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Rivers and ports: the new urban venues for creation and recreation

28.10.2016

A pedestrian precinct on the quays of the Seine, the redevelopment of the banks of the Hudson in New York, a festive atmosphere along the Spree in Berlin, the multiplication of marinas in Greater Paris… Rivers are back in the city! City authorities are coming up with original ways of using their rivers and ports in an effort to boost their appeal and meet the new expectations of their inhabitants. A look at a booming urban trend.

Bordeaux, Garonne River – Credit : ©SUEZ/William Daniels

Reconnecting rivers and cities

For many years, cities viewed their rivers and canals as little more than a means of transporting goods. By enabling commercial exchanges, rivers and industrial ports have always played a decisive role in the economic development of our cities.
While maritime trade, with its containers, has become one of the emblems of the globalisation of exchanges, nationwide and continent-wide river transport slumped significantly in the 20th century. This drop in river traffic resulted in numerous structures (warehouses, quays, pontoons, etc.) in city centres and in the suburbs becoming derelict.
But over the last 10 years, urban developers, geographers, local NGOs and politicians have woken up to this issue and are taking action to transform the use of rivers and to reclaim river banks, quays and rivers for recreational and urban purposes. Rivers and certain port infrastructures, which were previously just a means of transport, are now becoming a source of urban development that can improve the quality of life of inhabitants, develop the local economy and boost appeal for tourists.

Riversides: the new urban recreational spaces

Reconnecting cities with their rivers consists, to a large extent, in reclaiming riversides for recreational purposes. In Europe’s capital cities, rivers are becoming a means of rediscovering the quality of life: riverside cafés and concerts, floating swimming pools, development of cycling paths and other means of green mobility, sports activities, etc.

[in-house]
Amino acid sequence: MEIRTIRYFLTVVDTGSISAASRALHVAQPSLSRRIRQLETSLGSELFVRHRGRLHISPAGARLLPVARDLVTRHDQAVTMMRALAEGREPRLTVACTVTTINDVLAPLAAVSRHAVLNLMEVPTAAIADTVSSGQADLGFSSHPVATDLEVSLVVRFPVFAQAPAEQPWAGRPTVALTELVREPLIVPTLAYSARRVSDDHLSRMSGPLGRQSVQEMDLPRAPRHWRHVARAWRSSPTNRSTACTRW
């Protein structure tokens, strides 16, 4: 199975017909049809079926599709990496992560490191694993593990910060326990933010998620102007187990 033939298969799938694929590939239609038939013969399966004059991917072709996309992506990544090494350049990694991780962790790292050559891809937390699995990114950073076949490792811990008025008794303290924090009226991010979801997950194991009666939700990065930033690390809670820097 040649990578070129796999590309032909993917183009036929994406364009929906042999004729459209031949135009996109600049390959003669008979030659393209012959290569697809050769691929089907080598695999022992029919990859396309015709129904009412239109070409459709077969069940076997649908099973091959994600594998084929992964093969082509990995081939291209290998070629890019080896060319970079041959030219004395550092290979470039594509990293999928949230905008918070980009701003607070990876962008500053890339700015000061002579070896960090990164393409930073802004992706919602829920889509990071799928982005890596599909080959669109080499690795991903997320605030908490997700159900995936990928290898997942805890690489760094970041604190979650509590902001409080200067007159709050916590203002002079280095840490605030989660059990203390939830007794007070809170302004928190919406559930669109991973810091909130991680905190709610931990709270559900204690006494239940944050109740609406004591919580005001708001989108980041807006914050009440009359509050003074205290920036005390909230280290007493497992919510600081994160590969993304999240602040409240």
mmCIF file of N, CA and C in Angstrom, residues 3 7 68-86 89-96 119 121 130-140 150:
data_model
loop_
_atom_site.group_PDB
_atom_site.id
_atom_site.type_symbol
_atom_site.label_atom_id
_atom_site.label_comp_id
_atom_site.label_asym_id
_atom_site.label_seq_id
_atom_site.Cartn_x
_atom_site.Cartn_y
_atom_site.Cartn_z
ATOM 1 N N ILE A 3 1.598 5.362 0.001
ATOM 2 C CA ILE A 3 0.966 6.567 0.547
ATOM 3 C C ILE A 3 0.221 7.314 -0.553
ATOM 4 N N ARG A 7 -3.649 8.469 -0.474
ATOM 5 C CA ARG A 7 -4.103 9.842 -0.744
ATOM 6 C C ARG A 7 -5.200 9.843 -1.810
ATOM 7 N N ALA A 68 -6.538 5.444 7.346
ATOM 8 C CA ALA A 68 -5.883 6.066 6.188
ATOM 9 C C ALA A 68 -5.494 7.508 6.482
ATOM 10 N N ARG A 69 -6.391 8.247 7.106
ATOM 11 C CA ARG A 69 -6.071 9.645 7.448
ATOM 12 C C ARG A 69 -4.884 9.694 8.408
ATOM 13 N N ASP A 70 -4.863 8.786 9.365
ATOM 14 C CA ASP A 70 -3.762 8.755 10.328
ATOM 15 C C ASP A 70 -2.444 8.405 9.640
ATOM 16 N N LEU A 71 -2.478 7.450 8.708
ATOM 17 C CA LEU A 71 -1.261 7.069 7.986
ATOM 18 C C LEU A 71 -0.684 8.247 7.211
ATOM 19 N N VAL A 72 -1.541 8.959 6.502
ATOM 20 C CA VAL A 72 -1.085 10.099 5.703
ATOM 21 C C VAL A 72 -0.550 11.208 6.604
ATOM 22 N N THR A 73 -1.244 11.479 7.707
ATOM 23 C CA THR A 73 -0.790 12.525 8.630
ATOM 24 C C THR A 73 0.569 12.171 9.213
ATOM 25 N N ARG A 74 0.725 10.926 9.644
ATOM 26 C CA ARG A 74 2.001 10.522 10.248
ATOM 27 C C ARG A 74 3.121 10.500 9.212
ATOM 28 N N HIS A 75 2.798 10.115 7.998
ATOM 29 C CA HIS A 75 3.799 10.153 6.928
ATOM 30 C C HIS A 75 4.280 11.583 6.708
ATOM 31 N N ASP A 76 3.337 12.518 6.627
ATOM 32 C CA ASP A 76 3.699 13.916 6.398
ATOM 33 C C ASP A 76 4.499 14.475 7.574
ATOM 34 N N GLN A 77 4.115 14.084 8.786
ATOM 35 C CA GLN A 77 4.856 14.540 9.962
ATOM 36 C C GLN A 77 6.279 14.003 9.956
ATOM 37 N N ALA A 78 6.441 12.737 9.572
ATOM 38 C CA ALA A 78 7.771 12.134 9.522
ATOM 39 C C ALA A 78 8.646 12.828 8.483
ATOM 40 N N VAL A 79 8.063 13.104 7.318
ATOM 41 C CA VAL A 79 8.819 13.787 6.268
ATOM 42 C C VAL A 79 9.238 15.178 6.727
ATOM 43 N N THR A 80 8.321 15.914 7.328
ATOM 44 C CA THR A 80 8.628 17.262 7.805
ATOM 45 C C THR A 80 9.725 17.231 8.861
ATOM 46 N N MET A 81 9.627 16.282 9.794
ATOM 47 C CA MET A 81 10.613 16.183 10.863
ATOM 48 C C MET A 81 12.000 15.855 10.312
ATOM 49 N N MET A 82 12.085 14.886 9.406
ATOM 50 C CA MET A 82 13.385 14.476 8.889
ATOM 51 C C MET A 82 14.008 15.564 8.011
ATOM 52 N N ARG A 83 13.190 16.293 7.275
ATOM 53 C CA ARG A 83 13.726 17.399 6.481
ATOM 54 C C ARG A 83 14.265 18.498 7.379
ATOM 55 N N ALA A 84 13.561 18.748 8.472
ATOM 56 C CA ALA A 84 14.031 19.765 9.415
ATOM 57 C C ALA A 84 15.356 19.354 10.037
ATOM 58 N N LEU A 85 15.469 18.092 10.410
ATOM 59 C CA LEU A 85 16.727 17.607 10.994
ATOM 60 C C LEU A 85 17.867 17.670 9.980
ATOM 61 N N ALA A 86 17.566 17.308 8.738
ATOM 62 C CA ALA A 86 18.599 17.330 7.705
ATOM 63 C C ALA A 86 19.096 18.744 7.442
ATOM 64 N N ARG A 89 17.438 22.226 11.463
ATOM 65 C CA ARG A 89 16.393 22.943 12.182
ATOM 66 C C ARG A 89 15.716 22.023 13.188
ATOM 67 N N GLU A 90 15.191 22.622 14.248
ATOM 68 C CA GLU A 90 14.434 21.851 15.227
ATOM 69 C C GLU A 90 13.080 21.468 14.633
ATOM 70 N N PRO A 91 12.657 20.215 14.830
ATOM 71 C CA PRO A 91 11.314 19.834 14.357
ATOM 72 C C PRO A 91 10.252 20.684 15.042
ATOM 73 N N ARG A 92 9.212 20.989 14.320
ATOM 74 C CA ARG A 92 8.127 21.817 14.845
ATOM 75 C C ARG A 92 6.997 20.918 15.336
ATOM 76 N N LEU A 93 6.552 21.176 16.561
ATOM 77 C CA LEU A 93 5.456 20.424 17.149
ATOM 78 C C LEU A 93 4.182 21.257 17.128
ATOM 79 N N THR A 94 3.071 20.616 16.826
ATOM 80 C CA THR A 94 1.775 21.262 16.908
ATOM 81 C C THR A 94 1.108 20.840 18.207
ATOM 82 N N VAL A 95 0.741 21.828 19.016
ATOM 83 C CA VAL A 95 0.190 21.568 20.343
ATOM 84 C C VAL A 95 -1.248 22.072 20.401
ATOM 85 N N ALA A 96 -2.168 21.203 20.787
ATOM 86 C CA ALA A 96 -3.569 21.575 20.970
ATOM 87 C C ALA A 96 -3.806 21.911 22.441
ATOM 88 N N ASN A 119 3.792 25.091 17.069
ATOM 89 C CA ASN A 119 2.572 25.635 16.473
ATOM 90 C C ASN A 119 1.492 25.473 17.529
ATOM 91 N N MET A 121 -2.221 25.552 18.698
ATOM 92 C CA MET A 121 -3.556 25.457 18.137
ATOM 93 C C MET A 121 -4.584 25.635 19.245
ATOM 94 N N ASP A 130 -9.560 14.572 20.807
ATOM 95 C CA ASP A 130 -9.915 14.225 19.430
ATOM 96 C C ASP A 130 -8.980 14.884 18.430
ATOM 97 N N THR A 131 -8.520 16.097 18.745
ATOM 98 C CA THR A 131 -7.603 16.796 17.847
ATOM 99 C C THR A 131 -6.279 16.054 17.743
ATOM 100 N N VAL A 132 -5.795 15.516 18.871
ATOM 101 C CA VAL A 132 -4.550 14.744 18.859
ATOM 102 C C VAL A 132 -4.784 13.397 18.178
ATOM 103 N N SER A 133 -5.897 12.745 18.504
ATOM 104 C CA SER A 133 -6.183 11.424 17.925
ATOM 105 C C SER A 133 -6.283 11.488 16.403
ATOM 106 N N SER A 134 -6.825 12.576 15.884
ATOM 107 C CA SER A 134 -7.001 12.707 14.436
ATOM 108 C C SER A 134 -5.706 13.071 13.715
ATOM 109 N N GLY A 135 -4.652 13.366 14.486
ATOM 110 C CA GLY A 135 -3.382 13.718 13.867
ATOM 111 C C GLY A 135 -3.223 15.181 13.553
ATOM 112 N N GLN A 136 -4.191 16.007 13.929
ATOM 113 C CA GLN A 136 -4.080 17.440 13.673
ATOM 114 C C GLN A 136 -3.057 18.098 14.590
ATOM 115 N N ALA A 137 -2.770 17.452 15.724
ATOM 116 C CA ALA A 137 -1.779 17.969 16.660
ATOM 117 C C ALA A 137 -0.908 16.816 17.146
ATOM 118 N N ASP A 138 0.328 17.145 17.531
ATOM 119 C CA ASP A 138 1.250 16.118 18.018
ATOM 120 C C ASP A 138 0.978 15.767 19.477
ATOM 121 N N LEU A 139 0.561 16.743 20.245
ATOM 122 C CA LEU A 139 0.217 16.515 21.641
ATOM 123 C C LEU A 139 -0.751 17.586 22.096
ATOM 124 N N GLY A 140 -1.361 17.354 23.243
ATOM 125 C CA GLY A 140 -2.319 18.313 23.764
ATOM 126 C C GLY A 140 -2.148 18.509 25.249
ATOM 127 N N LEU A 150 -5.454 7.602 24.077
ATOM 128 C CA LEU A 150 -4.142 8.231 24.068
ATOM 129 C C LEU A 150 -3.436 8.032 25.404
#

In Berlin, almost 12 beaches have been built along the central Spree River since 2002, hosting leisure, sports and tourist facilities.
In Paris, the conversion of the banks of the Seine into a pedestrian precinct also aims to promote the use of the river for recreational and sporting activities.
From Lyon to Bordeaux, and from New York to London, cities all over the world are looking to their rivers in order to meet their inhabitants’ demands for a better quality of life.

Marinas: promoting local development and appeal

On the strength of the initiatives taken by certain large cities, some smaller towns have also understood the importance of reconnecting with their rivers, by, for example, creating marinas that support their development and boost their appeal.
The redevelopment of three marinas in Asnières-sur-Seine and Villeneuve-la-Garenne to the west of Paris is one emblematic project that is already under way.

Credit :©SUEZ/Marinov

Voies Navigables de France (VNF), France’s inland waterways authority, and SUEZ have developed a global programme to manage these facilities that aims to offer new services for users and to reconnect the ports with their towns, while reconciling these new activities with concerns regarding the conservation of water resources and the development of biodiversity. A trendy new riverside dance hall, food trucks, naturalised riverbanks and trips in electric boats are just some of the initiatives that will turn these sites into leisure venues for city dwellers. The new ports will be inaugurated between 2017 and 2019.

Returning the rivers to their cities and reclaiming the use of rivers for city dwellers are trends that combine urban planning, the management of natural resources and local development. After the “green city”, could the “blue city” become a new opportunity?





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